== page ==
Bunfights in Birmingham

The upside of power. And a couple of downsides, too.

It's a mere 18 months since the Liberal Democrats last gathered at Birmingham's shiny International Conference Centre, but the circumstances in which we now meet could scarcely be more different.

Liberal Democrats are still getting used to the novelty of walking around the various conference buildings and bumping into ministers of state. It'll take us a little while longer until that feels normal.

What has sunk in, though, is that the policy issues we mere members debate and vote on at conference don't just make it into a manifesto in a few years time any more -- they now directly affect the decisions our ministers make when they get back to their departments. This increased influence, combined with the democratic nature of our party, makes Liberal Democrat conference a uniquely powerful force compared to those of the other main parties.

However, while being a party of government brings with it obvious advantages, there are also some downsides. The well-documented issues over conference security and the accreditation process for delegates are particularly pertinent examples, though such a tightening of security was both inevitable and understandable.

Another downside is that our (often rather unedifying) bunfights -- an integral but not always welcome part of any Lib Dem gathering -- now attract rather more attention than they used to. And this year we didn't delay, with the increasingly-dominant Social Liberal Forum's attempt to force a debate and vote on (yet another) NHS motion causing a floor fight and counted vote.

Yet just as tighter security is the price we pay for being in power, such unglamorous arguments are the price we pay for maintaining an internal party democracy -- and it's one that most party members think is worth paying.

The conference rally -- which is, in my view at least, the real start of conference -- will be getting underway shortly. The Liberal Democrats have been blessed with a disproportionately high number of very funny MPs (Tim Farron and Don Foster are two of my favourites), and tonight it's the turn of Alistair Carmichael to amuse the gathered crowd.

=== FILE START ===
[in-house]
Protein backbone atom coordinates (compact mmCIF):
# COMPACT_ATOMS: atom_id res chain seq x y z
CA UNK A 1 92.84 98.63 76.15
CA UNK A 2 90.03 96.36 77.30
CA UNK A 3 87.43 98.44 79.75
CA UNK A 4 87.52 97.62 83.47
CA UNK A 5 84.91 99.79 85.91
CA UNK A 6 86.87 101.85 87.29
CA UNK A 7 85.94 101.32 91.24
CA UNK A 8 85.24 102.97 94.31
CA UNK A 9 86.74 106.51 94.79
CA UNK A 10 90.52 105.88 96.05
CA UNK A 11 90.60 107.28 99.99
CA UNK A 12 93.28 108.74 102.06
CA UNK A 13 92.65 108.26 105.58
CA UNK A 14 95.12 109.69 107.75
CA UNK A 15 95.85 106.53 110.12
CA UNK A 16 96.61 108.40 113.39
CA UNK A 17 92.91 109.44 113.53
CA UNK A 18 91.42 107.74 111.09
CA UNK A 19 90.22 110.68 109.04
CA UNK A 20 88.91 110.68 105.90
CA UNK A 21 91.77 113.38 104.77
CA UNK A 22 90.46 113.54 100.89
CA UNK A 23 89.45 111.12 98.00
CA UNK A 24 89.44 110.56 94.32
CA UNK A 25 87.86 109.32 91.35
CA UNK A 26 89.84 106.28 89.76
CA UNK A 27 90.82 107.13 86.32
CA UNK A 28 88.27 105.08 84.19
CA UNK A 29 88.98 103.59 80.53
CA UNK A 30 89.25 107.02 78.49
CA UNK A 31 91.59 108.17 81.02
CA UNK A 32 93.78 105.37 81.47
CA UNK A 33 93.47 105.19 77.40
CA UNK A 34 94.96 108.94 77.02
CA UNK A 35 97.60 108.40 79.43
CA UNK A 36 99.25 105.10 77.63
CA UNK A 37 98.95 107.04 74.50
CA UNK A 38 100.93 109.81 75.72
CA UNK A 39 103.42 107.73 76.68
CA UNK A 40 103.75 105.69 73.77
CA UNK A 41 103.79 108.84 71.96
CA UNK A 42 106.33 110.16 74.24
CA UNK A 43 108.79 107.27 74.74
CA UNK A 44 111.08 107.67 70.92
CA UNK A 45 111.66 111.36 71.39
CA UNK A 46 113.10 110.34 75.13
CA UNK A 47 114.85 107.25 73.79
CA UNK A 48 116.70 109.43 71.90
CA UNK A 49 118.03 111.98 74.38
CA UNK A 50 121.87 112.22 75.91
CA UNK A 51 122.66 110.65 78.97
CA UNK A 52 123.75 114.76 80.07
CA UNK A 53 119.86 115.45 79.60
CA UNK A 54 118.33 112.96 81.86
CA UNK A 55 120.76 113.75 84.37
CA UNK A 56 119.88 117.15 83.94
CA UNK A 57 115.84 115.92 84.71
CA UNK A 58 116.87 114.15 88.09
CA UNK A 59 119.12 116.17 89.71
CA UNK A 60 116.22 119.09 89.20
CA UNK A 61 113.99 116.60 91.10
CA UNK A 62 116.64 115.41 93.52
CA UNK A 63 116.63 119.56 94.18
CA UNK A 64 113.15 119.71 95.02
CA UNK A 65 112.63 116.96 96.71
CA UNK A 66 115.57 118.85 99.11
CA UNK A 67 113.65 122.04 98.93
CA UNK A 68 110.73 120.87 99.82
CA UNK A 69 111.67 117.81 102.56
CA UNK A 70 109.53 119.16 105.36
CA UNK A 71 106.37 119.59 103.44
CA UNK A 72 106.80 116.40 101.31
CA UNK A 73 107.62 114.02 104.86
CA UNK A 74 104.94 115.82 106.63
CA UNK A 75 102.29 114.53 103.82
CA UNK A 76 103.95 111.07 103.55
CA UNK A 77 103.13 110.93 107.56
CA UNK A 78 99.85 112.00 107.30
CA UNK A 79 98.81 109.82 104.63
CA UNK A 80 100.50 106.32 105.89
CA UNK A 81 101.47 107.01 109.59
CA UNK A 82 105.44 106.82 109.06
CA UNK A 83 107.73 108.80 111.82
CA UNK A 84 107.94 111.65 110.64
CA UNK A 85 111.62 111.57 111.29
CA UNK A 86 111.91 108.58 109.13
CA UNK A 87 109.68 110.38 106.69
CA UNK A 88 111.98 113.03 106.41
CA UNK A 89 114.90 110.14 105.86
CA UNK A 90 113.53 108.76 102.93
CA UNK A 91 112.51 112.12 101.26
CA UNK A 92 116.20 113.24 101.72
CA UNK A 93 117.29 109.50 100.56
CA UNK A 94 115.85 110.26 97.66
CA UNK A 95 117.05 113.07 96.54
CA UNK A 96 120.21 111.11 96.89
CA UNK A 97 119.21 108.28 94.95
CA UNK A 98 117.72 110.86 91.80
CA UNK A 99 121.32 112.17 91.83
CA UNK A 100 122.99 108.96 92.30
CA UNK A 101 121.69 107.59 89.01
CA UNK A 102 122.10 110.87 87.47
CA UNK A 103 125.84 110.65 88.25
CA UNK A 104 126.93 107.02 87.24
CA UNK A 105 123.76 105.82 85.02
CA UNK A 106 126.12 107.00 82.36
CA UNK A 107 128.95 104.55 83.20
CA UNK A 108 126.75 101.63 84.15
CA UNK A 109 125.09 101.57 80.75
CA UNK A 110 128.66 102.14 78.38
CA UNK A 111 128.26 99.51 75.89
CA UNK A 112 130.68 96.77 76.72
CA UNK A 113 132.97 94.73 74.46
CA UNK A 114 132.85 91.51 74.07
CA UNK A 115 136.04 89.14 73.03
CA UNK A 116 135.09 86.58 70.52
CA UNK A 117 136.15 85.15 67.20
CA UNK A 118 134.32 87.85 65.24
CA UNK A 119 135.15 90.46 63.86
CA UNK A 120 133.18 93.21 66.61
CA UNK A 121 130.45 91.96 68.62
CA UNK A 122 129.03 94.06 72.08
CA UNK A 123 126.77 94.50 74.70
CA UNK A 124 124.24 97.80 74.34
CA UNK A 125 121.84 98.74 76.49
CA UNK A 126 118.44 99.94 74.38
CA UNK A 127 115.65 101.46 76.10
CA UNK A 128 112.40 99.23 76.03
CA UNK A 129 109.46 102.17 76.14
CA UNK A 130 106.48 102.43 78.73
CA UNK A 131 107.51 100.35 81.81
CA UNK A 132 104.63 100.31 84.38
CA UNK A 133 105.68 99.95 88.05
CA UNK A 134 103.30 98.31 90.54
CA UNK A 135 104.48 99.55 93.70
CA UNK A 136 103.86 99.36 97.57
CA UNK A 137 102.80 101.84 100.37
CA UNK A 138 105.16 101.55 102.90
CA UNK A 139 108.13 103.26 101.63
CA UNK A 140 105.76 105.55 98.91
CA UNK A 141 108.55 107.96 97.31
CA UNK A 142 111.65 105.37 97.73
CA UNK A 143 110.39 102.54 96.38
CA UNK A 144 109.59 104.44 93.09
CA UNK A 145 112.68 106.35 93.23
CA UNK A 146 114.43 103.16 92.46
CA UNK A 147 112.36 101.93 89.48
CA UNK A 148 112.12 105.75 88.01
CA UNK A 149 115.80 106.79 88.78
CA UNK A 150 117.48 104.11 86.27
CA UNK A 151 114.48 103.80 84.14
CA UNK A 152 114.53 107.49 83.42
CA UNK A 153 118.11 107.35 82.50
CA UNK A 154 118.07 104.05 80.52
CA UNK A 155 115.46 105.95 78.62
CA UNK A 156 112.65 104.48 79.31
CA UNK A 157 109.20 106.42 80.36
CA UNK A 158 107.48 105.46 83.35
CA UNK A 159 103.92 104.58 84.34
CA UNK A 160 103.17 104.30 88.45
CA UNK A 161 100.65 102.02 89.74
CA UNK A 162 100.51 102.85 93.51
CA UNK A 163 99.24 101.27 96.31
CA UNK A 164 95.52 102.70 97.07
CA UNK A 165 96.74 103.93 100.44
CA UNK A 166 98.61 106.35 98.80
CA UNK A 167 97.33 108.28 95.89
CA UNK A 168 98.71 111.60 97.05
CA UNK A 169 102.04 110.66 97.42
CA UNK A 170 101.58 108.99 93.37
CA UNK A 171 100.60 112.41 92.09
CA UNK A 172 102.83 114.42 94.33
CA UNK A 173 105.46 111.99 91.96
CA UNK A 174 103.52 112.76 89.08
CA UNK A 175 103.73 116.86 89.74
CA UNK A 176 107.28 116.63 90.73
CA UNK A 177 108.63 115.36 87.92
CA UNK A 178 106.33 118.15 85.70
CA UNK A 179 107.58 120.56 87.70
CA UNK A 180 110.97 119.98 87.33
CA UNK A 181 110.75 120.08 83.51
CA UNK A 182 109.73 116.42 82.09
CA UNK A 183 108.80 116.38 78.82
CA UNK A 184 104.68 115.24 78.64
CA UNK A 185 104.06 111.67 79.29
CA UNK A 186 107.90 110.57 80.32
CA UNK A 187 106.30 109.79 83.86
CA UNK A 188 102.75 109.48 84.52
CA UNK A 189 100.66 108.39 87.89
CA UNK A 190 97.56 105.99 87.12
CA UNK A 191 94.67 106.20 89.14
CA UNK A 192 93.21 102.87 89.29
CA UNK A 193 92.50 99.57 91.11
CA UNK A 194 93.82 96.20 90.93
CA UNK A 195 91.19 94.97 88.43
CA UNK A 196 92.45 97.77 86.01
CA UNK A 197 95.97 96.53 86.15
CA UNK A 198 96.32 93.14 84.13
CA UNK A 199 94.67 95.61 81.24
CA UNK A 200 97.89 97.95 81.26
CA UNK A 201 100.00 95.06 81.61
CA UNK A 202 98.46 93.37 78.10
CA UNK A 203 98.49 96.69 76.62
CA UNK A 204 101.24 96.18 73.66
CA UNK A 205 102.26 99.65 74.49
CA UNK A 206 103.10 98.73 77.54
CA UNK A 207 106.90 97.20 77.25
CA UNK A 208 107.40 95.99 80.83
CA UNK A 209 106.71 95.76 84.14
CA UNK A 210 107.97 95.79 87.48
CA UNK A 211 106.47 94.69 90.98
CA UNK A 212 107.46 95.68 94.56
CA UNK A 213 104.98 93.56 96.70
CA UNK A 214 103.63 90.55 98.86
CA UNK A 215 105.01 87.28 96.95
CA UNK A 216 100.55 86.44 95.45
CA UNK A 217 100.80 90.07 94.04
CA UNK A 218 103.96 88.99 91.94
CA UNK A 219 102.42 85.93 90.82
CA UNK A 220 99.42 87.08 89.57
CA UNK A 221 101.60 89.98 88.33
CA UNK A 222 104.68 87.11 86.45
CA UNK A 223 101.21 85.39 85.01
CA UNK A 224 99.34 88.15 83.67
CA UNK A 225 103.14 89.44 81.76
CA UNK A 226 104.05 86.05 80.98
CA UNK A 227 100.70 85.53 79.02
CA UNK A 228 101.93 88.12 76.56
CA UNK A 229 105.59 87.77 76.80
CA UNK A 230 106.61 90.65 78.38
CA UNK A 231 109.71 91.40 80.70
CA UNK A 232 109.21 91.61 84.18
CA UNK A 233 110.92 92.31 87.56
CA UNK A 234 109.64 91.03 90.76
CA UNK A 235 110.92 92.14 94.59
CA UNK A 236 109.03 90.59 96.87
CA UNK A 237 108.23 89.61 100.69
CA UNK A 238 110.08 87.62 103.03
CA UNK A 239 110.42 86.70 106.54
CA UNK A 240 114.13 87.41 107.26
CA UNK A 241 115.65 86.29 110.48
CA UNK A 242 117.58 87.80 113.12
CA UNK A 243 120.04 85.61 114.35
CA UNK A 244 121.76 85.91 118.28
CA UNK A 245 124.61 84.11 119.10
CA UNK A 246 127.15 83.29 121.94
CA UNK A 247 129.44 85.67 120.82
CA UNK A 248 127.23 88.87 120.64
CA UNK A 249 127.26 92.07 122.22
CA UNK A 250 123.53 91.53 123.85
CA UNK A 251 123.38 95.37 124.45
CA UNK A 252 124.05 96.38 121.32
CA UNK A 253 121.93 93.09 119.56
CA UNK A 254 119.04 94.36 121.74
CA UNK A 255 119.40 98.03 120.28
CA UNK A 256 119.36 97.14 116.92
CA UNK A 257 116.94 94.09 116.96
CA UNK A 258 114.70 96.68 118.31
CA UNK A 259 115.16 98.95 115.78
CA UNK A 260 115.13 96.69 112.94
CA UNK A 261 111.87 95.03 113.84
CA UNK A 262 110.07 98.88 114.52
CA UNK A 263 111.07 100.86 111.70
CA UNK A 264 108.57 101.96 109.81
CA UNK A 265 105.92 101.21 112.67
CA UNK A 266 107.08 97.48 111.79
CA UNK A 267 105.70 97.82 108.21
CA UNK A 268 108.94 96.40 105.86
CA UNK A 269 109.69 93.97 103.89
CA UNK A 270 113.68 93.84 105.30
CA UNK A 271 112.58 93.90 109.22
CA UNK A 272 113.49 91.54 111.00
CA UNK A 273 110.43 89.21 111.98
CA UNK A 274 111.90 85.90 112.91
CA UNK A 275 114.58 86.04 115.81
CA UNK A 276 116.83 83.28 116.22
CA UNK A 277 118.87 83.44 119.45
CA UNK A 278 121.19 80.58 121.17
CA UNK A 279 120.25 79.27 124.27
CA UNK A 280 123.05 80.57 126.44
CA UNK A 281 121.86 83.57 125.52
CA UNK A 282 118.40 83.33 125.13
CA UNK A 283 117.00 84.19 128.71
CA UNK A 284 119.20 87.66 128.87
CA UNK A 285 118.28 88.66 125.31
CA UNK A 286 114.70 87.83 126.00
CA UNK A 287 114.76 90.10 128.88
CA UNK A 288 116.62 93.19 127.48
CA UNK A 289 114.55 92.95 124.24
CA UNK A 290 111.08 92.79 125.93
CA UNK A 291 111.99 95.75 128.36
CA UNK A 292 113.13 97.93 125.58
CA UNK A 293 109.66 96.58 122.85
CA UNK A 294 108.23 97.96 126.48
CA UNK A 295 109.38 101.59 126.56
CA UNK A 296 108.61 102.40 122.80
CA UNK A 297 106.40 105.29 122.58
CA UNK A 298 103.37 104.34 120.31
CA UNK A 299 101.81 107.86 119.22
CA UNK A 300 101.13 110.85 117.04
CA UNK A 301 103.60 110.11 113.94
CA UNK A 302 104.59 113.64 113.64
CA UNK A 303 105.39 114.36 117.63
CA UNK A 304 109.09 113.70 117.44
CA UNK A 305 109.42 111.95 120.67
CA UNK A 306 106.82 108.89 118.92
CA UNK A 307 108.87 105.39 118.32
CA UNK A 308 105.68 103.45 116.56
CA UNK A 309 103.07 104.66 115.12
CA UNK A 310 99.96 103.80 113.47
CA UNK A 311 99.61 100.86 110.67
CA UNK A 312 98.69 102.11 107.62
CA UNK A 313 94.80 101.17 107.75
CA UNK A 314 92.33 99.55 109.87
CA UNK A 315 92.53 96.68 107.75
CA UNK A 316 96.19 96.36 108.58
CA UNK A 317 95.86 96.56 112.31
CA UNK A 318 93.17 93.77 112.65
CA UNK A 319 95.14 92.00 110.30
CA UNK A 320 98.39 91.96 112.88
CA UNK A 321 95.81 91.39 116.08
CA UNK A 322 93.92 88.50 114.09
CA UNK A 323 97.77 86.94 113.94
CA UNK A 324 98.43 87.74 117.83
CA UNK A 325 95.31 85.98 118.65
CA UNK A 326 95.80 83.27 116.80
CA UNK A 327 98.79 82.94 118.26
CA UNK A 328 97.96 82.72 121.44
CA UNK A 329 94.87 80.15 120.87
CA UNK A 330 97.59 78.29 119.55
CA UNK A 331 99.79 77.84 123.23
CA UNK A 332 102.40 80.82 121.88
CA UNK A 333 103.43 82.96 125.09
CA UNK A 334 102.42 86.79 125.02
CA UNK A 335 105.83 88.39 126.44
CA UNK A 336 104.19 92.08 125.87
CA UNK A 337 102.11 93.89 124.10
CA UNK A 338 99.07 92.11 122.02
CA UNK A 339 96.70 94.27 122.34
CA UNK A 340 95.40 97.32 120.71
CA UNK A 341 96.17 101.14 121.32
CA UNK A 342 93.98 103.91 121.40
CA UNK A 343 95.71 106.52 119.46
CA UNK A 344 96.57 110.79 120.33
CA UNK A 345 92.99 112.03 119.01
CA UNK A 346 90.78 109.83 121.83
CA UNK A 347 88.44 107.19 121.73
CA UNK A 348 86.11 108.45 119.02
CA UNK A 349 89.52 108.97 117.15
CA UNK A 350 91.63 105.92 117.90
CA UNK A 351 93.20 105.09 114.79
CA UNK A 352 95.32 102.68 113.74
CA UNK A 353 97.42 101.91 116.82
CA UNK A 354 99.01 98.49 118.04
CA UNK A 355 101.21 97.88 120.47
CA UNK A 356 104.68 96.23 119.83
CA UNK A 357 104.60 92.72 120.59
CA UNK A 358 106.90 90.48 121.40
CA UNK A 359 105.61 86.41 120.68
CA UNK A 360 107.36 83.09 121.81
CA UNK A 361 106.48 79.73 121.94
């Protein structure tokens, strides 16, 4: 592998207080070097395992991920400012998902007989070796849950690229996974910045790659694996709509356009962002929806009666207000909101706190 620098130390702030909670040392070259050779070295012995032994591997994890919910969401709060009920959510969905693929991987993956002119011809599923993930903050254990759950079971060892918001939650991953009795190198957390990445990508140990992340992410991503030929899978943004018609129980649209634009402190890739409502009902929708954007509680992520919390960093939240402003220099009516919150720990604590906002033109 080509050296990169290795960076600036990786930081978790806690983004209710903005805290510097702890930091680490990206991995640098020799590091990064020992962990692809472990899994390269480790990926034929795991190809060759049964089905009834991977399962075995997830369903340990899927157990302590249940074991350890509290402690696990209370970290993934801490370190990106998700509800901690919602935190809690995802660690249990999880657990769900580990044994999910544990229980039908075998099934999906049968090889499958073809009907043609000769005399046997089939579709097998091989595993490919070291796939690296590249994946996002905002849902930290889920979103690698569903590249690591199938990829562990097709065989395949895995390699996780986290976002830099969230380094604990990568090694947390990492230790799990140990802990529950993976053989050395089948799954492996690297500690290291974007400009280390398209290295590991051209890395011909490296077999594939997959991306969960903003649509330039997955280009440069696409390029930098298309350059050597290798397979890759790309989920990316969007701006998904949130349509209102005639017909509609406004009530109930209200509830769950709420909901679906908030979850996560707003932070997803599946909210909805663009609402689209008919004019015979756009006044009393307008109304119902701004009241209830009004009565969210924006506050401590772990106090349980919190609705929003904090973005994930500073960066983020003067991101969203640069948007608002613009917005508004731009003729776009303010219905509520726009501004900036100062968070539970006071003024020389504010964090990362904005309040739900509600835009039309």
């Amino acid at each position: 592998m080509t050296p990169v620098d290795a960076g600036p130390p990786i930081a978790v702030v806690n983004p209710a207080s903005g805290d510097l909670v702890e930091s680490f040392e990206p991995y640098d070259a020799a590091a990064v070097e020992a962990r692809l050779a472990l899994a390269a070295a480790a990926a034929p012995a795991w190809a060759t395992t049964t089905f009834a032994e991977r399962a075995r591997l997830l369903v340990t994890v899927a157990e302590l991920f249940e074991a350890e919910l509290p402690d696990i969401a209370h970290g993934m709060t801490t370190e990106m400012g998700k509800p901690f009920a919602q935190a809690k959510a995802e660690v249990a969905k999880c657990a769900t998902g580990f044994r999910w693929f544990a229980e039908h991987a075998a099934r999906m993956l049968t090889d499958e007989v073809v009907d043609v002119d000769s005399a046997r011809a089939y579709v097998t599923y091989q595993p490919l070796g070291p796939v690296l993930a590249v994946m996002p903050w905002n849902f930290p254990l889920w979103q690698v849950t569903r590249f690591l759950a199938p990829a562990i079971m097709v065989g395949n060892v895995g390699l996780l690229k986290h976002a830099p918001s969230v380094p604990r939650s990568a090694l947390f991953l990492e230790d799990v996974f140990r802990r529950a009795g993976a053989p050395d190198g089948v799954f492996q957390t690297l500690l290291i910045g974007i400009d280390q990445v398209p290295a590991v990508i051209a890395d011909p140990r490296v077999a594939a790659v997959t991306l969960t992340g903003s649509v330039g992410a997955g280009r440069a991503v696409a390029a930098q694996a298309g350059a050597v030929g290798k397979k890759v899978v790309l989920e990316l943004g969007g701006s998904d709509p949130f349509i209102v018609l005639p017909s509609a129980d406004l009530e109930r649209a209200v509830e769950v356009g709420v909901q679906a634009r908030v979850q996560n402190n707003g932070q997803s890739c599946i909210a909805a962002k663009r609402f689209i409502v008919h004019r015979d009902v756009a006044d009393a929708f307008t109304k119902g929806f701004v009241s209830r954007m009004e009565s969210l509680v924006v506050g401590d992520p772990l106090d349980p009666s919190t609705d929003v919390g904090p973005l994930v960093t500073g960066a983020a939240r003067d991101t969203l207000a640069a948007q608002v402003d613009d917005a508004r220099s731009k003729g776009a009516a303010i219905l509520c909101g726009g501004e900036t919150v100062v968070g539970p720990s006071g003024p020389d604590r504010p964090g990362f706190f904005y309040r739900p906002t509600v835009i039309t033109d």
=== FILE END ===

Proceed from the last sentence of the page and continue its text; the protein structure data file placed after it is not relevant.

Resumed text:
I'll be counting just how many times Lembit Opik forms the butt of a joke -- though I hear Chris Huhne might have that misfortune this time, too.

Nick Thornsby is a Liberal Democrat member and activist. His own blog can be found here.

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New Digital Editor: Serena Kutchinsky

The New Statesman appoints Serena Kutchinsky as Digital Editor.

Serena Kutchinsky is to join the New Statesman as digital editor in September. She will lead the expansion of the New Statesman across a variety of digital platforms.

Serena has over a decade of experience working in digital media and is currently the digital editor of Newsweek Europe. Since she joined the title, traffic to the website has increased by almost 250 per cent. Previously, Serena was the digital editor of Prospect magazine and also the assistant digital editor of the Sunday Times - part of the team which launched the Sunday Times website and tablet editions.

Jason Cowley, New Statesman editor, said: “Serena joins us at a great time for the New Statesman, and, building on the excellent work of recent years, she has just the skills and experience we need to help lead the next stage of our expansion as a print-digital hybrid.”

Serena Kutchinsky said: “I am delighted to be joining the New Statesman team and to have the opportunity to drive forward its digital strategy. The website is already established as the home of free-thinking journalism online in the UK and I look forward to leading our expansion and growing the global readership of this historic title.

In June, the New Statesman website recorded record traffic figures when more than four million unique users read more than 27 million pages. The circulation of the weekly magazine is growing steadily and now stands at 33,400, the highest it has been since the early 1980s.